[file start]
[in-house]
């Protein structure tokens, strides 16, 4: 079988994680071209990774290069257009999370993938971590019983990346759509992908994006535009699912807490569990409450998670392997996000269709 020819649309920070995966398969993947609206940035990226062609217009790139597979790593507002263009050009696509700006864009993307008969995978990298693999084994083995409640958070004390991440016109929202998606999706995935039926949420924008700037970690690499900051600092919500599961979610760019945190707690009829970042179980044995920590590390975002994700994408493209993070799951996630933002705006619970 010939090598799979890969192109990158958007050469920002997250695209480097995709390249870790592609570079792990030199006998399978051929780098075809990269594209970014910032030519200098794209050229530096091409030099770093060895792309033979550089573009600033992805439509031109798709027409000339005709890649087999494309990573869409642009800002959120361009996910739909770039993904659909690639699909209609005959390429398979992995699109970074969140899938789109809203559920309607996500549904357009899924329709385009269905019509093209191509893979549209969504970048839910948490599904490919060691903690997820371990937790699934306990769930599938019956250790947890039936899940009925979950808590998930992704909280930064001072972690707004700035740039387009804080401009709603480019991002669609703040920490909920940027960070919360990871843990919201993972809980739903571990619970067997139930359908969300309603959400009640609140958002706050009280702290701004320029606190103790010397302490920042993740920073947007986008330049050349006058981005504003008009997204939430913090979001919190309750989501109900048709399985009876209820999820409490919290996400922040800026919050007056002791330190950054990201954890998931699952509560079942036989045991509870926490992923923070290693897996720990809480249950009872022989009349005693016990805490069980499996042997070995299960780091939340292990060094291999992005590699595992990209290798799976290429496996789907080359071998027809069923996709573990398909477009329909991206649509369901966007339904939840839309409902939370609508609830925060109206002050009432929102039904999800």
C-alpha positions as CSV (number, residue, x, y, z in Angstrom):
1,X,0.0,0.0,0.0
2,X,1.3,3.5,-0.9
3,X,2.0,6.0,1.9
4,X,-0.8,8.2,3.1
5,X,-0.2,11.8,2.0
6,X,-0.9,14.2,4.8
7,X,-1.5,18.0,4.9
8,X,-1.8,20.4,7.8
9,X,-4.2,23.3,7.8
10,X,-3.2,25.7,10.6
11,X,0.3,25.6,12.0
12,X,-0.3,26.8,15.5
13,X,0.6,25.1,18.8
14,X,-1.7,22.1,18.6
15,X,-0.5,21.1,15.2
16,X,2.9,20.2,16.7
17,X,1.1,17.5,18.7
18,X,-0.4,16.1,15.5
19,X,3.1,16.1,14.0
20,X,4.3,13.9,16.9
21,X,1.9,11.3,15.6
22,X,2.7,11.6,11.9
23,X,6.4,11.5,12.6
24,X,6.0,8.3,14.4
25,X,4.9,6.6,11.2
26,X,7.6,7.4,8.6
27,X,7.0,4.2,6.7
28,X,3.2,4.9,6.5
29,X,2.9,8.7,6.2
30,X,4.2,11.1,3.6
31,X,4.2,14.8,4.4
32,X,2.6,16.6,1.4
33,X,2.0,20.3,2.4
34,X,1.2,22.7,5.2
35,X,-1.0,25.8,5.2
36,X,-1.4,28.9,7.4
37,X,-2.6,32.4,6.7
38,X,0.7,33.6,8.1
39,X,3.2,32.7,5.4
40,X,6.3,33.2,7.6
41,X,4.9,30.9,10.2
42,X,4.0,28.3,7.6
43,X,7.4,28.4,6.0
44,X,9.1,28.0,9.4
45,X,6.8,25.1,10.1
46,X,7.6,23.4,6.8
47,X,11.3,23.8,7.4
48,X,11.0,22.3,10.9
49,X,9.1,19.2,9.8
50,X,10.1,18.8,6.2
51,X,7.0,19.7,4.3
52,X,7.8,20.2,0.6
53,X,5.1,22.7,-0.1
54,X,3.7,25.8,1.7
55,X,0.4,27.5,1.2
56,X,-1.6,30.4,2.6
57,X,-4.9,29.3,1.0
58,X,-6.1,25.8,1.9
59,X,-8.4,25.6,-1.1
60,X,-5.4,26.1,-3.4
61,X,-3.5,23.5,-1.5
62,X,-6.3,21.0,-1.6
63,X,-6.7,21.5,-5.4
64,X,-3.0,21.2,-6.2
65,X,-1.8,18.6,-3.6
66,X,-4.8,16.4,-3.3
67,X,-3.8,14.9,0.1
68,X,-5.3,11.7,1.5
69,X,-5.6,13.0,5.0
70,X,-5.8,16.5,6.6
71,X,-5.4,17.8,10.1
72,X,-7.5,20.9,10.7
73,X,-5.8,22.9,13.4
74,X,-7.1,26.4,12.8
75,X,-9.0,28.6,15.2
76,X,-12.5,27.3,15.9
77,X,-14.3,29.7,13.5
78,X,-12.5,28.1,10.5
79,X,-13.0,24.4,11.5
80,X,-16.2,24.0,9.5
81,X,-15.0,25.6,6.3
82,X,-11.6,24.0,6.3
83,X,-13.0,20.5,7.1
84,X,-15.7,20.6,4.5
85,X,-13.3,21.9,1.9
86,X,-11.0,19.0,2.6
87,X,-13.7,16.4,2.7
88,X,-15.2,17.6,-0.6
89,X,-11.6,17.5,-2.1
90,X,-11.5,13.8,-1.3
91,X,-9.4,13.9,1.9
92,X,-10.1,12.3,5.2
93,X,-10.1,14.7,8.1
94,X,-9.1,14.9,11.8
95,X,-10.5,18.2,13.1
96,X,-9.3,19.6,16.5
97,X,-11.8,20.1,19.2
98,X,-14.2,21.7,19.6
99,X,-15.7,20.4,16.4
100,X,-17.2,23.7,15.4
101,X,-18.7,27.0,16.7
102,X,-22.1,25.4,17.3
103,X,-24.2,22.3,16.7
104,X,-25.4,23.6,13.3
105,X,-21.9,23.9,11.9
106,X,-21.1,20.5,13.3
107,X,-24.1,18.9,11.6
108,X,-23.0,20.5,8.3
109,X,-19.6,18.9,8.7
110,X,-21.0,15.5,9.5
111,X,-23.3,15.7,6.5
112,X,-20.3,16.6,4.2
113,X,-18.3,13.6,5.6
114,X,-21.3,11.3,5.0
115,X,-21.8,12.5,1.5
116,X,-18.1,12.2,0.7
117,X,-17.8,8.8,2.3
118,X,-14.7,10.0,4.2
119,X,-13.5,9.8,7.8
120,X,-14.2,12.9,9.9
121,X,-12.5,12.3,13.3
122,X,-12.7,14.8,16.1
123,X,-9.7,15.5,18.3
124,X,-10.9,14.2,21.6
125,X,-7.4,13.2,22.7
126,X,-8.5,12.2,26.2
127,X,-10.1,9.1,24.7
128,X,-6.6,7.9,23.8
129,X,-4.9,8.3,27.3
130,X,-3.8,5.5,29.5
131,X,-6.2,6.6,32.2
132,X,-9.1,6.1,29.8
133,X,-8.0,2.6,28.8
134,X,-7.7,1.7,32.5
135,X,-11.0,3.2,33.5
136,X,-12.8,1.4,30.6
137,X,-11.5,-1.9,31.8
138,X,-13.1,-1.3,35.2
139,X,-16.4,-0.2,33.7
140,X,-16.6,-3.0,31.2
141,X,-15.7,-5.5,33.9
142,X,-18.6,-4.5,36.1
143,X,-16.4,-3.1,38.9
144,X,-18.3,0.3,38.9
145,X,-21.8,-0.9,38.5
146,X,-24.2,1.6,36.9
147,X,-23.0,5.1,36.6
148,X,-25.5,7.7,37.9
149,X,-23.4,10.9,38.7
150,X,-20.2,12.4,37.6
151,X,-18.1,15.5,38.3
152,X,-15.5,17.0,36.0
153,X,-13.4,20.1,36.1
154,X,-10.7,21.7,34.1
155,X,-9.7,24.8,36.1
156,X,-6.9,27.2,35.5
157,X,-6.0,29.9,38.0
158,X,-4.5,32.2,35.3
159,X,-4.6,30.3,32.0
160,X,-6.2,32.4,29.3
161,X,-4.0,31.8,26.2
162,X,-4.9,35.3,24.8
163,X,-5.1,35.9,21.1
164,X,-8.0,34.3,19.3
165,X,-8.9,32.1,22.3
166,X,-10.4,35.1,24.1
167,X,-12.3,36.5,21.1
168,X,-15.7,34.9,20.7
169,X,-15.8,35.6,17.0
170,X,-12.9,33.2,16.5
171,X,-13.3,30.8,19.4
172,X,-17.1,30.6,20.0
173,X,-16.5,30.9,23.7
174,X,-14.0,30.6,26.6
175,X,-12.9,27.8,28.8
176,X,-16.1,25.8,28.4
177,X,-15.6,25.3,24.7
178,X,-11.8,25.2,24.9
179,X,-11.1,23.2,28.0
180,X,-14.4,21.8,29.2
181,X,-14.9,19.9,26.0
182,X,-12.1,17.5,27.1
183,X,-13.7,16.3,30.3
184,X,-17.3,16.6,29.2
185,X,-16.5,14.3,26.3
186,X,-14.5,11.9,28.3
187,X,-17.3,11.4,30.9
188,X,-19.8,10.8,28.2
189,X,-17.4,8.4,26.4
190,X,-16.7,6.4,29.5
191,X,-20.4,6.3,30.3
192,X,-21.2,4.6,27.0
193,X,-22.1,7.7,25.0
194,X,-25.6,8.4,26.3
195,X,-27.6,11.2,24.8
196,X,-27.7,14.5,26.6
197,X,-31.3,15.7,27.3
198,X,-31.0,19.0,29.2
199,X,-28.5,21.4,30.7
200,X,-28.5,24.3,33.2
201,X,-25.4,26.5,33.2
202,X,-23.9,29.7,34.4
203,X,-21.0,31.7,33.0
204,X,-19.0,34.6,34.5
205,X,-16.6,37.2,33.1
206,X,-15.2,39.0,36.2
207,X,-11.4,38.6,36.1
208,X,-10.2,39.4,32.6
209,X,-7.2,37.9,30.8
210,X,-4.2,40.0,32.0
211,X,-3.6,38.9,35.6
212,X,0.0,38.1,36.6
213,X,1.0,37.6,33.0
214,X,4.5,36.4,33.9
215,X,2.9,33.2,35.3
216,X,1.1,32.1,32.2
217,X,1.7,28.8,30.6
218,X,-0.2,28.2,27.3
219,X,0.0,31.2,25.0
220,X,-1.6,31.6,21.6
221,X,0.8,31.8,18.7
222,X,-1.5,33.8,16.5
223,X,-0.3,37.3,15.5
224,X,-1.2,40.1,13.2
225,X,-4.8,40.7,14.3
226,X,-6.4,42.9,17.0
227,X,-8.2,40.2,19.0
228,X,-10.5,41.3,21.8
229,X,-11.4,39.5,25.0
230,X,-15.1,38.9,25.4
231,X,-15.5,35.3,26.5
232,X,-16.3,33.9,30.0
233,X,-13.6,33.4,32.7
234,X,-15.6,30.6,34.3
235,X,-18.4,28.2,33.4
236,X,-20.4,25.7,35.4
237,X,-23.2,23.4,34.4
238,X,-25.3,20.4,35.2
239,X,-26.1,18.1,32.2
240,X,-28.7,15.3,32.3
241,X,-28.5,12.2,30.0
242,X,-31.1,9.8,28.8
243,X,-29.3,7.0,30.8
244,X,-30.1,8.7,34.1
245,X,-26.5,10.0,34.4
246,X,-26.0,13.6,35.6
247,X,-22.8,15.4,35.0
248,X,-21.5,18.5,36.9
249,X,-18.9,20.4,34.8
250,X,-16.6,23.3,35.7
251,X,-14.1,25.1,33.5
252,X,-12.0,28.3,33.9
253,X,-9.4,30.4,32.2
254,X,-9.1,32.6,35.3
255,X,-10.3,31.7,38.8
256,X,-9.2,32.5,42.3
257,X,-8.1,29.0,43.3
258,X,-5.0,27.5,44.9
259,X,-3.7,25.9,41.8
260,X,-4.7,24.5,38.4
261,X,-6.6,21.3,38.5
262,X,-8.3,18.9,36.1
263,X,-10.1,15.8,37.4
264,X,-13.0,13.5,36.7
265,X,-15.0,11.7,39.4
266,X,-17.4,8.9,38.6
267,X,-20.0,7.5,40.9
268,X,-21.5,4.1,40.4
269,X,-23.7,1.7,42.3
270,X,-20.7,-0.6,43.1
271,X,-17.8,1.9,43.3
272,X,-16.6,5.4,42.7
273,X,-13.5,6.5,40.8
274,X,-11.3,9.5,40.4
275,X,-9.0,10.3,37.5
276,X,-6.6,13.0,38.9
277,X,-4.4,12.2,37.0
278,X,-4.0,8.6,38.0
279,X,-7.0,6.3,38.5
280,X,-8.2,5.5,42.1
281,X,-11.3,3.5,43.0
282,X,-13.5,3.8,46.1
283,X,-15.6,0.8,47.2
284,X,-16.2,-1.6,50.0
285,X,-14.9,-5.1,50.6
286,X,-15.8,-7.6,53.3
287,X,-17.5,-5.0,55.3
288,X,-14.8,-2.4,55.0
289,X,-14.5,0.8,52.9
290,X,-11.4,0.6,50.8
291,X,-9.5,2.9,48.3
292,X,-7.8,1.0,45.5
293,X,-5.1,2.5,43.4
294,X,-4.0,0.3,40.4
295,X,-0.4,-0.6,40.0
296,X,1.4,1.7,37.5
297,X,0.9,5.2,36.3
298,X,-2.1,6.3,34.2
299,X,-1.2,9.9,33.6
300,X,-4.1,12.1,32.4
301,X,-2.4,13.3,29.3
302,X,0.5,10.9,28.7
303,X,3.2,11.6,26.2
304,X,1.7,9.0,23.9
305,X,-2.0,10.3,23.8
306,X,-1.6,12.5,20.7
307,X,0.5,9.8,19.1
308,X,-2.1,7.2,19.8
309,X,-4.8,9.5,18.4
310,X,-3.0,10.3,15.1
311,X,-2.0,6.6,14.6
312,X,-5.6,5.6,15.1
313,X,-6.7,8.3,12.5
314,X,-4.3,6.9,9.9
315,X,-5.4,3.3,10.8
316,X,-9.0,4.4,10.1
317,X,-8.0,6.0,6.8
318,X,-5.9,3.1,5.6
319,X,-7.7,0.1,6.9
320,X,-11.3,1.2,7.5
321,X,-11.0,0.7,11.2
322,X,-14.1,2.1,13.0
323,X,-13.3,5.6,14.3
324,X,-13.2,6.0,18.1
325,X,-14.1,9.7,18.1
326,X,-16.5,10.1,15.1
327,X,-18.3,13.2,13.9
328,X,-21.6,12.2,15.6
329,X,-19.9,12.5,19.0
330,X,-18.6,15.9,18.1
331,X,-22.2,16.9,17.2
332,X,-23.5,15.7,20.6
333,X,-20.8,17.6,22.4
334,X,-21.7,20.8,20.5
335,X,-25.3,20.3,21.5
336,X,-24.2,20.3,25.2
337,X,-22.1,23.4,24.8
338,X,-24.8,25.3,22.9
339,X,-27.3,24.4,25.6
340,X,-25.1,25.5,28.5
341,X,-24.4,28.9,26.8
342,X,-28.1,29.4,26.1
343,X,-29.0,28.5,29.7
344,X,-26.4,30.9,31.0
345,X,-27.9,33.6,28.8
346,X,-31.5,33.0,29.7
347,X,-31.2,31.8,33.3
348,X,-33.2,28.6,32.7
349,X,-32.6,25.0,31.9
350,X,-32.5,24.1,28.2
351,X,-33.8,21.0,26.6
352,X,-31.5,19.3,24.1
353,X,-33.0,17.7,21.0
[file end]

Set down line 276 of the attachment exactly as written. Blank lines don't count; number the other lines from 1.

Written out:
273,X,-13.5,6.5,40.8